Fun! Inspirational! But not Jane Austen!
By Deborah Yaffe, Oct 5 2015 01:00PM
Those of you who’ve been reading this blog for awhile may stop here. You’ve heard what I’m going to say: They’re misquoting Jane Austen again, and I’m sick of it.
Those of you who are new to my ranting, however – read on. You need to know this stuff so that you too can be driven insane by the collective idiocy of the Internet.
Once again, the culprit is Bustle, a website that seems to be on a perverse mission to talk about Jane Austen all the time while simultaneously refusing to expend a single keystroke in verifying the accuracy of any attribution to her. Bustle’s latest feature, “19 Awesome Jane Austen Mugs to Celebrate Your Favorite Author Every Day,” includes a couple of the usual howlers.
(Which is a shame, since the piece’s author is, in some ways, a more conscientious Janeite than your usual Bustle writer. For instance, she notes that the homey-seeming motto on one of these mugs is actually a Mrs. Elton quote.)
But enough even-handedness; ranting awaits.
I call your attention to Exhibit A, the mug that reads, “It isn’t what we say or think that defines us, but what we do.” “Written in Jane Austen’s handwriting, this Sense and Sensibility quote is inspiring,” says Bustle’s writer. Well, inspiring it may be, but as I’ve pointed out before, it’s not from Jane Austen’s Sense and Sensibility, no matter what Austen-derived font you put it in. Movie quote! Movie quote! (2008 TV miniseries, screenplay by Andrew Davies.)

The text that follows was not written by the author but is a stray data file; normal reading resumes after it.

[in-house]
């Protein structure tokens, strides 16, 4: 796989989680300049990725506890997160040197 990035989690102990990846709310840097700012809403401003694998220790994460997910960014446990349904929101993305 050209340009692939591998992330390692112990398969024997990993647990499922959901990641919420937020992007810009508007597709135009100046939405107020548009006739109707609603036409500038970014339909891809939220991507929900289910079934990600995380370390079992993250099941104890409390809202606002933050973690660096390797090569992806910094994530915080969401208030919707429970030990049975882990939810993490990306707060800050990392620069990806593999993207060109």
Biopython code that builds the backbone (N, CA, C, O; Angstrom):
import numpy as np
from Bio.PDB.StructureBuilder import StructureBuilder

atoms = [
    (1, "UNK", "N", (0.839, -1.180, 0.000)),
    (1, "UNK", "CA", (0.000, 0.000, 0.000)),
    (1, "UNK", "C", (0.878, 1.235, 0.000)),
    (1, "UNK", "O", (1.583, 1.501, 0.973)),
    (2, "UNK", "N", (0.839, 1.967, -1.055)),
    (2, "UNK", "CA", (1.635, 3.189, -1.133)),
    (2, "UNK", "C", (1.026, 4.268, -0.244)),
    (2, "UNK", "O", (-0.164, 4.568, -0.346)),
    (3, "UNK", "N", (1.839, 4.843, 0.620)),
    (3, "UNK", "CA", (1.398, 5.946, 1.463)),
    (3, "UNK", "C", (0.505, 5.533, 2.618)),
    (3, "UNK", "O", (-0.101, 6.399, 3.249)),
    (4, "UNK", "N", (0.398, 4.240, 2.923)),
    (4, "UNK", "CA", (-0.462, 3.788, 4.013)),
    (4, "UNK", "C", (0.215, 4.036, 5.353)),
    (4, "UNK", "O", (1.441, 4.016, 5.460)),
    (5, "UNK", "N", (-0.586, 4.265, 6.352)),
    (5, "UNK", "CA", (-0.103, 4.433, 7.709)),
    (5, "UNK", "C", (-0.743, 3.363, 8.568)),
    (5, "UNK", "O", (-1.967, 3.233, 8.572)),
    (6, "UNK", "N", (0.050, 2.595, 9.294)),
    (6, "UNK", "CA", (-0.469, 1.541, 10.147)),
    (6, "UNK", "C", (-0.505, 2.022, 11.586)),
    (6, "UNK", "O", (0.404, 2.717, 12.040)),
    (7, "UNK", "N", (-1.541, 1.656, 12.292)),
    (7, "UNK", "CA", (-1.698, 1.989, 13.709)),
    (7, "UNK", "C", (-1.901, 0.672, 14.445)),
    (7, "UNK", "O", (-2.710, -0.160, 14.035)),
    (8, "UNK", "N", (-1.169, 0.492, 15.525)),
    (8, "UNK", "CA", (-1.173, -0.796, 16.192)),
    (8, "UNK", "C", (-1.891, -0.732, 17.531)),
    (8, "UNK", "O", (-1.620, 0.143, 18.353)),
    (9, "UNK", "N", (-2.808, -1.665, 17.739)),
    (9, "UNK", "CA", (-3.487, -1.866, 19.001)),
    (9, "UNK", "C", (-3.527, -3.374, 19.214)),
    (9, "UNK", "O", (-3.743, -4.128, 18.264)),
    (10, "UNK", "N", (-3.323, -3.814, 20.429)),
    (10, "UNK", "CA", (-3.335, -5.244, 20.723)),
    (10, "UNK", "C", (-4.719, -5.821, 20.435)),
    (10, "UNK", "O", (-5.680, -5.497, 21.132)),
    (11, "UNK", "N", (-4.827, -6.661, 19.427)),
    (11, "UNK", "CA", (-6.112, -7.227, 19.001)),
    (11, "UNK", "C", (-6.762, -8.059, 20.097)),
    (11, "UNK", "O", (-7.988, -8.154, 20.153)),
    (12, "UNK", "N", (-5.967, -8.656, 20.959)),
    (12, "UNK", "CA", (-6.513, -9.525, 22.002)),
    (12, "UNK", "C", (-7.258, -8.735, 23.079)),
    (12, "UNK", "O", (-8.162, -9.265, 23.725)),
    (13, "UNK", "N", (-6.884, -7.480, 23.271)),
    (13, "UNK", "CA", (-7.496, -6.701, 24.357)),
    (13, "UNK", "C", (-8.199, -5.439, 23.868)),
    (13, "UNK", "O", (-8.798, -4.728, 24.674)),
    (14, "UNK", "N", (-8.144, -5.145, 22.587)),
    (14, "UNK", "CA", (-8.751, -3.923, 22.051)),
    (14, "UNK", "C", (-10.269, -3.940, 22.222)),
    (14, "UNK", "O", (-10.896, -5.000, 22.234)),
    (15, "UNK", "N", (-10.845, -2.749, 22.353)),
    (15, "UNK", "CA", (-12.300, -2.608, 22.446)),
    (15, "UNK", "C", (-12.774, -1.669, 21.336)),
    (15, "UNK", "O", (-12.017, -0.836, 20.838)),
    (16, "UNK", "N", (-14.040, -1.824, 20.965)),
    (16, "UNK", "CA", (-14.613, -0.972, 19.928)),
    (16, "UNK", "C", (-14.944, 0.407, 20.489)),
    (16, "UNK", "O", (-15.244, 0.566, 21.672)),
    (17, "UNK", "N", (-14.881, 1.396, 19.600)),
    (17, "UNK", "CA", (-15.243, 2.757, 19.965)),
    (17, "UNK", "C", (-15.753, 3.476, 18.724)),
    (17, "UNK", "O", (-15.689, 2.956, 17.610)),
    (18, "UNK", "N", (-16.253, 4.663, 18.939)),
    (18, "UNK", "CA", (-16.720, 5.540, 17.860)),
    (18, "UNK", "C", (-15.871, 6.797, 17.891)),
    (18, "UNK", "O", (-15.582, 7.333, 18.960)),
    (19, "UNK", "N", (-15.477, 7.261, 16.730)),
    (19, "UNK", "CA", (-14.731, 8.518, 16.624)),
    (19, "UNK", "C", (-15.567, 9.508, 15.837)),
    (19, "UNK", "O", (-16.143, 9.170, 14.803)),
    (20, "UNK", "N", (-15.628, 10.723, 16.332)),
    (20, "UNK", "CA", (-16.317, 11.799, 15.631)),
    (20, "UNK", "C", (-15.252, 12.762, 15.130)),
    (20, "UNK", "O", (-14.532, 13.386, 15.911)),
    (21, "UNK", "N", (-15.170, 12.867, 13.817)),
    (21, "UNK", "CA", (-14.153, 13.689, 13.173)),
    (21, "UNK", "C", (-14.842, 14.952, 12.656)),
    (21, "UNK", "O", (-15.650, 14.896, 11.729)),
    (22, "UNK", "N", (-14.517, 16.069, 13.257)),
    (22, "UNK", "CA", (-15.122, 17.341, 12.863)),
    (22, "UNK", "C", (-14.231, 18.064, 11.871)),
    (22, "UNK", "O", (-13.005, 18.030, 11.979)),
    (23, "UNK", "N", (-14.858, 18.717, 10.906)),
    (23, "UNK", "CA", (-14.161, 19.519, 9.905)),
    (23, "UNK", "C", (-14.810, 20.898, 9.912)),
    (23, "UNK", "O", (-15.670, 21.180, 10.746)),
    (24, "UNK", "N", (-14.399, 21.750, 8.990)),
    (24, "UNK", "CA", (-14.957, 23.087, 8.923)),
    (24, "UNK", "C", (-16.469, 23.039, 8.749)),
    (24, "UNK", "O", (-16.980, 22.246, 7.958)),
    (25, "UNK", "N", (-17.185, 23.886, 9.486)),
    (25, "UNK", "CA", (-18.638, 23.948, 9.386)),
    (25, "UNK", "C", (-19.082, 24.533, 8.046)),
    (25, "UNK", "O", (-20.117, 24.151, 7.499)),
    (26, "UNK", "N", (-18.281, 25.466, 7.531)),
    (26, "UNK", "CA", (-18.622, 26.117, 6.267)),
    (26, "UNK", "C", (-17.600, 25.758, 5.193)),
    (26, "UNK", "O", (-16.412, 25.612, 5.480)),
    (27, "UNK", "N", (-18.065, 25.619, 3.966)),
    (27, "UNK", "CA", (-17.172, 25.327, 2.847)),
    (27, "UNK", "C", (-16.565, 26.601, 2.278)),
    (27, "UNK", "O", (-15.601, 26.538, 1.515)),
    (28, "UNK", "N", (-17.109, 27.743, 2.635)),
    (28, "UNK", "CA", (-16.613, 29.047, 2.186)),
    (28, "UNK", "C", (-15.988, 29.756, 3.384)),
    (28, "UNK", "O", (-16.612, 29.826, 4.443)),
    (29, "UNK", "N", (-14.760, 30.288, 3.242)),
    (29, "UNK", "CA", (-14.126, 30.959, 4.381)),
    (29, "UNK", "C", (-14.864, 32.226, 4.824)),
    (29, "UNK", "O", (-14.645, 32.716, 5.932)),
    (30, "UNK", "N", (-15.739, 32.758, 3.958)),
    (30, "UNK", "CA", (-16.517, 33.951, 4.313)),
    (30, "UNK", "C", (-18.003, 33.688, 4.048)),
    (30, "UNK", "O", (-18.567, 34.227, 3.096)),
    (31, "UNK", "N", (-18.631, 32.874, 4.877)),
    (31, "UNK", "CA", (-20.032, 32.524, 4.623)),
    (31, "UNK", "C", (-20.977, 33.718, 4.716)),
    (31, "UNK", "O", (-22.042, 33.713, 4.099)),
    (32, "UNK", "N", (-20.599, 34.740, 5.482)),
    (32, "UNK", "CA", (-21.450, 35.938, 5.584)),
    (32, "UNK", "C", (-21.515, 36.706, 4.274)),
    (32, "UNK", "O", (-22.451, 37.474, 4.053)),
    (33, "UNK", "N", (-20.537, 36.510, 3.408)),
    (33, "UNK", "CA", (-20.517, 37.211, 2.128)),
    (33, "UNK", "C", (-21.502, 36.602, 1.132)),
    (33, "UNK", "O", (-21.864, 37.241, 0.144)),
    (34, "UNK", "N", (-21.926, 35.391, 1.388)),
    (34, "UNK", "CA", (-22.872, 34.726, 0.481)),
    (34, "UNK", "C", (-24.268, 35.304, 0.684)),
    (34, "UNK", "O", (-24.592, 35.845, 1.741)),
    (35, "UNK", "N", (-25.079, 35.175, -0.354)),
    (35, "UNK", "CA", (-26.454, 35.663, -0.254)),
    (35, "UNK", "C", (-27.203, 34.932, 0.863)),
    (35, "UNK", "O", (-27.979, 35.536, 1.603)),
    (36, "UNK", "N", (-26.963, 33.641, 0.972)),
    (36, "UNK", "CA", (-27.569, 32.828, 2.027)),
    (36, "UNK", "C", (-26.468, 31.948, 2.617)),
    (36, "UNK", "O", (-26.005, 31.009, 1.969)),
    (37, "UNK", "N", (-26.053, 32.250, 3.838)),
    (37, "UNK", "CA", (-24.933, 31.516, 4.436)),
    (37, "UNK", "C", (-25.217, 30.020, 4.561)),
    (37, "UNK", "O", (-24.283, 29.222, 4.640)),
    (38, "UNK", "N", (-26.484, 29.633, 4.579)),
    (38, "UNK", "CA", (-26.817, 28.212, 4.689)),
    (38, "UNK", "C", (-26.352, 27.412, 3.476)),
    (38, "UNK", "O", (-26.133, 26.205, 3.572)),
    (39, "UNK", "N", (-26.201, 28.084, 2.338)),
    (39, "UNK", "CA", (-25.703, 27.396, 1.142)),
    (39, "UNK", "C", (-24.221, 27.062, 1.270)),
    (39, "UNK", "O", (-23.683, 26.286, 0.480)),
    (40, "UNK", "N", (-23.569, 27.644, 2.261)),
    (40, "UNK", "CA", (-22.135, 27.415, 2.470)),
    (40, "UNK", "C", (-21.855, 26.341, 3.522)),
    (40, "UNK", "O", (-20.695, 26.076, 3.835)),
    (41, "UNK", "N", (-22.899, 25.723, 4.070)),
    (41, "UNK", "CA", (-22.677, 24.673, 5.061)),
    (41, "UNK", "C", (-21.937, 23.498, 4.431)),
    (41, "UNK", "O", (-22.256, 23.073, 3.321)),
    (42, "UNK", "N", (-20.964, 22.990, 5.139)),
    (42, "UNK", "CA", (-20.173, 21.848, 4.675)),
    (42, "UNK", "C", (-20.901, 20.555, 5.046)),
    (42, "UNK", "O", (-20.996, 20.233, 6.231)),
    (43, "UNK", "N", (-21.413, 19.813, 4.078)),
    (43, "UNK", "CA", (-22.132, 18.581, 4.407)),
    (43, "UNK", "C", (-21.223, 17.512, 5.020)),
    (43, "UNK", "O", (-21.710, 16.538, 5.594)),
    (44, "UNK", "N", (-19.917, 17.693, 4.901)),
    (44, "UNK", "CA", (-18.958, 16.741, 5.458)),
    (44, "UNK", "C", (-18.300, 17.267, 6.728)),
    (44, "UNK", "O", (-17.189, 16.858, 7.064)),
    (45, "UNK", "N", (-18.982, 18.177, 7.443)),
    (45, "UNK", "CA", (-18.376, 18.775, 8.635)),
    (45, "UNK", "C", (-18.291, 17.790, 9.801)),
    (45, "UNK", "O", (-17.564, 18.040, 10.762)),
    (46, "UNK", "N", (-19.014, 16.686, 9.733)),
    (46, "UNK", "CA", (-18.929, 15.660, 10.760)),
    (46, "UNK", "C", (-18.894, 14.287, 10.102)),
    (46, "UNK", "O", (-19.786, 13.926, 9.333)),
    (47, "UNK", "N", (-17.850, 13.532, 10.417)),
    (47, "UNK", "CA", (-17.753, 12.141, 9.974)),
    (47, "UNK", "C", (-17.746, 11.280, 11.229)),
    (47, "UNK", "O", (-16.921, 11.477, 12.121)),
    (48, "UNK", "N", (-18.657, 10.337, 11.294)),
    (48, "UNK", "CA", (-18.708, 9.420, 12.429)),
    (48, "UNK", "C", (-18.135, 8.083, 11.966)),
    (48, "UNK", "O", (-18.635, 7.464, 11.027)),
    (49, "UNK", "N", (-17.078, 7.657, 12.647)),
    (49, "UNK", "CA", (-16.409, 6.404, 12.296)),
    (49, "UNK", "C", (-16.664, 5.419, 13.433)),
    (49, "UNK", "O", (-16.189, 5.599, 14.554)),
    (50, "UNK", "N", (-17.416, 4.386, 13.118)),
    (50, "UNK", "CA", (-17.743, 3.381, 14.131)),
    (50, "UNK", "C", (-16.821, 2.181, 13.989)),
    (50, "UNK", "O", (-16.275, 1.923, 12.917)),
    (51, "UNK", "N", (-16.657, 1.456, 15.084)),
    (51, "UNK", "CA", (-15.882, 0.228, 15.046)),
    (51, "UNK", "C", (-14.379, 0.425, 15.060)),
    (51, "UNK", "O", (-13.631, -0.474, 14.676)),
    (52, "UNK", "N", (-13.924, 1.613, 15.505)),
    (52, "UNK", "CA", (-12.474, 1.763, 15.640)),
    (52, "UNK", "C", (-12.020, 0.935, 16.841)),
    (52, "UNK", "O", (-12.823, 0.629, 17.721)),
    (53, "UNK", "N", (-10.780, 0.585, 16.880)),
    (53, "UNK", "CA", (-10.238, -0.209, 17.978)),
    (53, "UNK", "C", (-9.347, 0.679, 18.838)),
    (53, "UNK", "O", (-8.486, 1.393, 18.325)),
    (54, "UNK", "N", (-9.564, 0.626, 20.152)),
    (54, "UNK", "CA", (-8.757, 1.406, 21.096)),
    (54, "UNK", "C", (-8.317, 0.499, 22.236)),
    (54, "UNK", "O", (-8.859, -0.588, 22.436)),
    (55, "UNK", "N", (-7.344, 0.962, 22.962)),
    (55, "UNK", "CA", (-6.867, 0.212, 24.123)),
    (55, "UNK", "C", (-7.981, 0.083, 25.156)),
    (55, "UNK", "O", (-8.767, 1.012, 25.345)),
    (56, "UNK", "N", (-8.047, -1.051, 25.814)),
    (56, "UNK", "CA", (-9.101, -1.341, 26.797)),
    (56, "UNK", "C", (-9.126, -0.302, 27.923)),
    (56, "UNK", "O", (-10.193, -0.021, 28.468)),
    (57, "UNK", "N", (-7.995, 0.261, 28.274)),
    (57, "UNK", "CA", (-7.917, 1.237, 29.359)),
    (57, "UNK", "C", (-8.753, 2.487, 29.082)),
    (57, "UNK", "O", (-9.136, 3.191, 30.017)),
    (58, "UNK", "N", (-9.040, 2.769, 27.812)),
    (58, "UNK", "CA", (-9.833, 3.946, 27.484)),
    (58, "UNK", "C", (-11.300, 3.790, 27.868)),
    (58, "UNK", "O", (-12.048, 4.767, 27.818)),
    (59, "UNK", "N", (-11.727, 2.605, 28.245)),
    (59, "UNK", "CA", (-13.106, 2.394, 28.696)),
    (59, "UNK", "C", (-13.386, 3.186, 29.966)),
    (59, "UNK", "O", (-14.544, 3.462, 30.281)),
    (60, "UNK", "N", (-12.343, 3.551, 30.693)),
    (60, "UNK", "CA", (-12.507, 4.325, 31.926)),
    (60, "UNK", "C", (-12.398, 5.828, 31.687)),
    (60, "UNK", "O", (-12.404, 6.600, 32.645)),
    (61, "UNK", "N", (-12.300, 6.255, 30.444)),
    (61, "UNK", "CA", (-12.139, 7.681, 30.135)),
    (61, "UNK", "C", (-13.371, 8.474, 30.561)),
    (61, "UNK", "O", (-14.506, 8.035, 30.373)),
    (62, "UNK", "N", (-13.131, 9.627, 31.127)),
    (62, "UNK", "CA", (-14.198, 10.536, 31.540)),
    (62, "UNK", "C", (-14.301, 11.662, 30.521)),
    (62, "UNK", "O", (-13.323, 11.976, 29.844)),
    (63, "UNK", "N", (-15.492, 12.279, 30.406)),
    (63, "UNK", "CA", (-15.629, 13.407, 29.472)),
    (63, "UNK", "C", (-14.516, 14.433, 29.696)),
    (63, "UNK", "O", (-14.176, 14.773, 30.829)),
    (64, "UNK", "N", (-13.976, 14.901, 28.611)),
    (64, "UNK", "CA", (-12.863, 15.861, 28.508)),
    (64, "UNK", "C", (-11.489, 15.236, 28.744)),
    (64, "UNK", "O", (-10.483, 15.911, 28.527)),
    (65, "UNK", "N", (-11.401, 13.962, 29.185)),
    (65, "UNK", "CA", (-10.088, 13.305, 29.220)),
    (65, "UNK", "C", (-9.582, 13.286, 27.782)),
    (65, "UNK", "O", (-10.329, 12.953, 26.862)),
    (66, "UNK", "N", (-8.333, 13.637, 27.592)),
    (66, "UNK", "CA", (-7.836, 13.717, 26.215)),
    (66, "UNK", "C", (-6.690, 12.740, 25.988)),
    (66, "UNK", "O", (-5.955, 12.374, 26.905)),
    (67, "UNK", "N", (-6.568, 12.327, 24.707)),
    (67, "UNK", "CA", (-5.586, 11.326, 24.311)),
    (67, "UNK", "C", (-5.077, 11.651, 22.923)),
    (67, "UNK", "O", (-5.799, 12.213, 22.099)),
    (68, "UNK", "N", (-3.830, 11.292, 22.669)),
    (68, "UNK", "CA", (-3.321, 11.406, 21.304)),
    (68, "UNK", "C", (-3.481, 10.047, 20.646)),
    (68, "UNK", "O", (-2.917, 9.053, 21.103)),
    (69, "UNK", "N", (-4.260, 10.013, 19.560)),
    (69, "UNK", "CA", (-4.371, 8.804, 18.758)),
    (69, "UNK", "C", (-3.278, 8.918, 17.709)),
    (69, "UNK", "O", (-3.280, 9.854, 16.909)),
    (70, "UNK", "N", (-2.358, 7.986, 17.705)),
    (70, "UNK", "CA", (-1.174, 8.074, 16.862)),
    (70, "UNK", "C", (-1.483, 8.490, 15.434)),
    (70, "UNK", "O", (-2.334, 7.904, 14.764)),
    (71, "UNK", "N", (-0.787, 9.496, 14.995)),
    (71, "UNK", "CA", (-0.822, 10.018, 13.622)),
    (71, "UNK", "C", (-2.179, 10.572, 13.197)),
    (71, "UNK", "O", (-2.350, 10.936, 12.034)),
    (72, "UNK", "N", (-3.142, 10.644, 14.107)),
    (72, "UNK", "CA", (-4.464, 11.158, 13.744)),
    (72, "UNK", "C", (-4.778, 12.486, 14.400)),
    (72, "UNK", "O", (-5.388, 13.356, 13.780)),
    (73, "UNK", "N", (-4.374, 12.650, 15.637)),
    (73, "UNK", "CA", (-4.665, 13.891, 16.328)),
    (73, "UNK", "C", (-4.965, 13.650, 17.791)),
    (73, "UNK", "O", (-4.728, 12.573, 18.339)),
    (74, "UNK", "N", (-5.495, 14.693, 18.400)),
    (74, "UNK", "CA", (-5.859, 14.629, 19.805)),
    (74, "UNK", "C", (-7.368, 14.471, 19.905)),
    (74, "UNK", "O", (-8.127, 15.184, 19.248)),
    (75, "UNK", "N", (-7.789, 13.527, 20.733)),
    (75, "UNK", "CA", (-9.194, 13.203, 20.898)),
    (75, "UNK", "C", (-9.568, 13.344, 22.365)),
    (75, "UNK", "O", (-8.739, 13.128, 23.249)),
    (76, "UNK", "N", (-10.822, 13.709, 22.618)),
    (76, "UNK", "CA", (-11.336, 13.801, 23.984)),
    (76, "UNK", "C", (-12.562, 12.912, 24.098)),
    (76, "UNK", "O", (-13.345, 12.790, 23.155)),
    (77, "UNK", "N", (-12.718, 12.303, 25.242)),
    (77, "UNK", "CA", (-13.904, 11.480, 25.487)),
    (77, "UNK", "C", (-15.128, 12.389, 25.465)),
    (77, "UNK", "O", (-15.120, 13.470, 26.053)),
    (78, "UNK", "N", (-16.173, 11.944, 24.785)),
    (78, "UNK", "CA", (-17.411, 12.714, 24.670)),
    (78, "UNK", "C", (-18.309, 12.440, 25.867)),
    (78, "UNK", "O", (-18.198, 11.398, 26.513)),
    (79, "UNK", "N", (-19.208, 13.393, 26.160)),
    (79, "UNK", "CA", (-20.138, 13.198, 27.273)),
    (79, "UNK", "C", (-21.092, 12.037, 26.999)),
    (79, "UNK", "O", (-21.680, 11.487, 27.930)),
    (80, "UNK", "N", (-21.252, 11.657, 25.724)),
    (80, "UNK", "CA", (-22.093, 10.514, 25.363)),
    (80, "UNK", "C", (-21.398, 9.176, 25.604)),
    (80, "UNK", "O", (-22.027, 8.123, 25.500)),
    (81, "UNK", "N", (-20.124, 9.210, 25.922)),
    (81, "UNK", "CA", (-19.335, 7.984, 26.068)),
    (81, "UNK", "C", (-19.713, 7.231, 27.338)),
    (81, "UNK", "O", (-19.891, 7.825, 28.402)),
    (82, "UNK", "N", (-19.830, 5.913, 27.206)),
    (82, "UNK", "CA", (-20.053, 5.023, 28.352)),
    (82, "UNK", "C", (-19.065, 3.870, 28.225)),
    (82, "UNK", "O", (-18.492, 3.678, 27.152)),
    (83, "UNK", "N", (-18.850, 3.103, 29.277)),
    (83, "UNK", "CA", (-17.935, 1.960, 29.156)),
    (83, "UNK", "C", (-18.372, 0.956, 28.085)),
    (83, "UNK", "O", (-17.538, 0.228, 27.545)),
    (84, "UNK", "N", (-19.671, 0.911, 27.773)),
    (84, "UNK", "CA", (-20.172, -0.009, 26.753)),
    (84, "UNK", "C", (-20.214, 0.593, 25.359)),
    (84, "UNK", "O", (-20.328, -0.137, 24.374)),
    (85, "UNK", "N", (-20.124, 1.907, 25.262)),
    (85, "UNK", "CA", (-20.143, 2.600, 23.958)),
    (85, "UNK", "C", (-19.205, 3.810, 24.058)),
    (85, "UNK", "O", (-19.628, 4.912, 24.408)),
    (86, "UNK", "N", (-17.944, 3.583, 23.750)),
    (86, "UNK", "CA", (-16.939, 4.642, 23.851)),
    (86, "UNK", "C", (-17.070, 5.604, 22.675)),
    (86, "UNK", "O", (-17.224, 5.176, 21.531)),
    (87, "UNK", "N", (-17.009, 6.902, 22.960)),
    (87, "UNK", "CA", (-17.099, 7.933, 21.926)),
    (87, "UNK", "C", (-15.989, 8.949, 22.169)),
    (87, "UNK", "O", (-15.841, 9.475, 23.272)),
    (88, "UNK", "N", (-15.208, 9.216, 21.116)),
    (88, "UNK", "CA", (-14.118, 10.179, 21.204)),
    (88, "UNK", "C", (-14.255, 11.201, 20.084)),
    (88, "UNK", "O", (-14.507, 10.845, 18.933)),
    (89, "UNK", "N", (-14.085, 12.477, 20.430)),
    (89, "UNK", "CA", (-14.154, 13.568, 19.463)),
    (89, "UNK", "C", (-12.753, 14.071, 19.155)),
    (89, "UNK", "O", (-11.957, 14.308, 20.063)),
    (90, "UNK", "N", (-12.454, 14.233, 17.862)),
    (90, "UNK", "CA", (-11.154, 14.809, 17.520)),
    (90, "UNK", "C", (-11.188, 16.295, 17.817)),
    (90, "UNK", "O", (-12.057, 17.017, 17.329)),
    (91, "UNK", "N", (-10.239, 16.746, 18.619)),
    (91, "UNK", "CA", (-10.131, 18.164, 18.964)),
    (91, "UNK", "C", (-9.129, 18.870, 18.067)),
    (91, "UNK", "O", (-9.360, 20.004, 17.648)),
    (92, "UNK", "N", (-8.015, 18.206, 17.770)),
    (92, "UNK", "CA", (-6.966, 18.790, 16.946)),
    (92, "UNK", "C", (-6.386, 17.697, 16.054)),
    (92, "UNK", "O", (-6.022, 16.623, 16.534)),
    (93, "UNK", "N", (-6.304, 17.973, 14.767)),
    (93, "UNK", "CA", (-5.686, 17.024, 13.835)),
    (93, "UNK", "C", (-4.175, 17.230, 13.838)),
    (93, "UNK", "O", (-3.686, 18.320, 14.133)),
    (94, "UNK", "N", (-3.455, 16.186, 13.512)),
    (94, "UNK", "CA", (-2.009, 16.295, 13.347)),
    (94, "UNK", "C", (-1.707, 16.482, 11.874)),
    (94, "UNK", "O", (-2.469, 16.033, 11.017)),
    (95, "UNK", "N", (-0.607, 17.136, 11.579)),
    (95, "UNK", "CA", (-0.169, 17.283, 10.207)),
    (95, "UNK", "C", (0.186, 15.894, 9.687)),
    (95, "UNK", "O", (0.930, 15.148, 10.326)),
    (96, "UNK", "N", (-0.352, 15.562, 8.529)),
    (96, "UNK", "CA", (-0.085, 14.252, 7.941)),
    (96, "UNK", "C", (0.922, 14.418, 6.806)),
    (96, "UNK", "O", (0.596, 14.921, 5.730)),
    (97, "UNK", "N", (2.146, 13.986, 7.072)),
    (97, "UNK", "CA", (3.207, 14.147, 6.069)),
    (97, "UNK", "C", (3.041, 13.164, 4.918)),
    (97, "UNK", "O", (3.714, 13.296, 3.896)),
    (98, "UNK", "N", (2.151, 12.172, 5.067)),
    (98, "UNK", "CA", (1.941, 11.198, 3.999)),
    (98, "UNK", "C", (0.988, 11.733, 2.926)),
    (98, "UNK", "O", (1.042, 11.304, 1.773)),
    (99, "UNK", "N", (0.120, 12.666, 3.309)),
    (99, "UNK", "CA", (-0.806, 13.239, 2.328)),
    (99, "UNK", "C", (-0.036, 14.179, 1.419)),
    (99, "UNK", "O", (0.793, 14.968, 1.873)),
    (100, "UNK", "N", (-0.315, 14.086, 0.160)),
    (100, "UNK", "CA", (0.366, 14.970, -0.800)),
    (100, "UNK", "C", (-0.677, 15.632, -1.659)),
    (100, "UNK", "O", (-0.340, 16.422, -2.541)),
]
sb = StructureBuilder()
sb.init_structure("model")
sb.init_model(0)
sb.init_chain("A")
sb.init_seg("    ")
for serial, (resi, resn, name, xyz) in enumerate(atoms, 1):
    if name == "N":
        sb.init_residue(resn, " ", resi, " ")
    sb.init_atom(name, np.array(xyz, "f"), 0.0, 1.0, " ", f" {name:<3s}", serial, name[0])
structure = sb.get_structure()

Let’s move on to Exhibit B, the mug that reads, “Run mad as often as you choose but do not faint,” described by Bustle as “a fun quote from Fanny Price of Mansfield Park. It’s a great motto for living your best life.”
Argh! Where to begin? (Stop all that rolling over, Jane! I’m dealing with it!)
Point the First: Movie quote! Movie quote! It’s a line from Patricia Rozema’s 1999 film of Mansfield Park, spoken by a Fanny Price transformed from Austen’s virtuous mouseburger into an assertive novelist-in-training.
Point the Second: But at least, in contrast to Exhibit A, it is also a genuine, gold-plated, take-it-to-the-bank Jane Austen quote (albeit with modernized spelling). Not from Mansfield Park, though. It’s from “Love and Freindship,” the teenage Austen’s brilliant satire of the sentimental novel.
Point the Third: And in context, this line is absolutely not “a great motto for living your best life.” It is the final, hilarious stupidity from the mouth of the dying Sophia, who, like her partner in crime, Laura, drapes her selfish, manipulative and dishonest behavior in a mantle of exaggerated sensibility. (Think Isabella Thorpe.)
Ladies, let me make this crystal clear, since poor, misunderstood Jane Austen isn't here to do it herself: This line is not a motto. Jane Austen isn’t offering us feminist Words to Live By about speaking out rather than giving in. She’s ridiculing both alternatives. She doesn’t want you to run mad either!
Read the books. You’ll see what I mean.
It's an uphill battle, no question about it -- the errors on the internet are legion, and there are only a few of us Janeites willing to keep fighting! Hang in there!
One of my favorites:
"Life seems but a quick succession of busy nothings."
Said by Fanny Price in a 1999 adaptation of "Mansfield Park".
"Dinner was soon followed by tea and coffee, a ten miles' drive home allowed no waste of hours; and from the time of their sitting down to table, it was a quick succession of busy nothings till the carriage came to the door, and Mrs. Norris, having fidgeted about, and obtained a few pheasants' eggs and a cream cheese from the housekeeper, and made abundance of civil speeches to Mrs. Rushworth, was ready to lead the way."
Yes! I noted that one in another of my blog posts on misquoted Austen: http://www.deborahyaffe.com/blog/4586114521/Another-brick-in-the-wall/8752808 There is a seemingly inexhaustible supply of these on the net. . .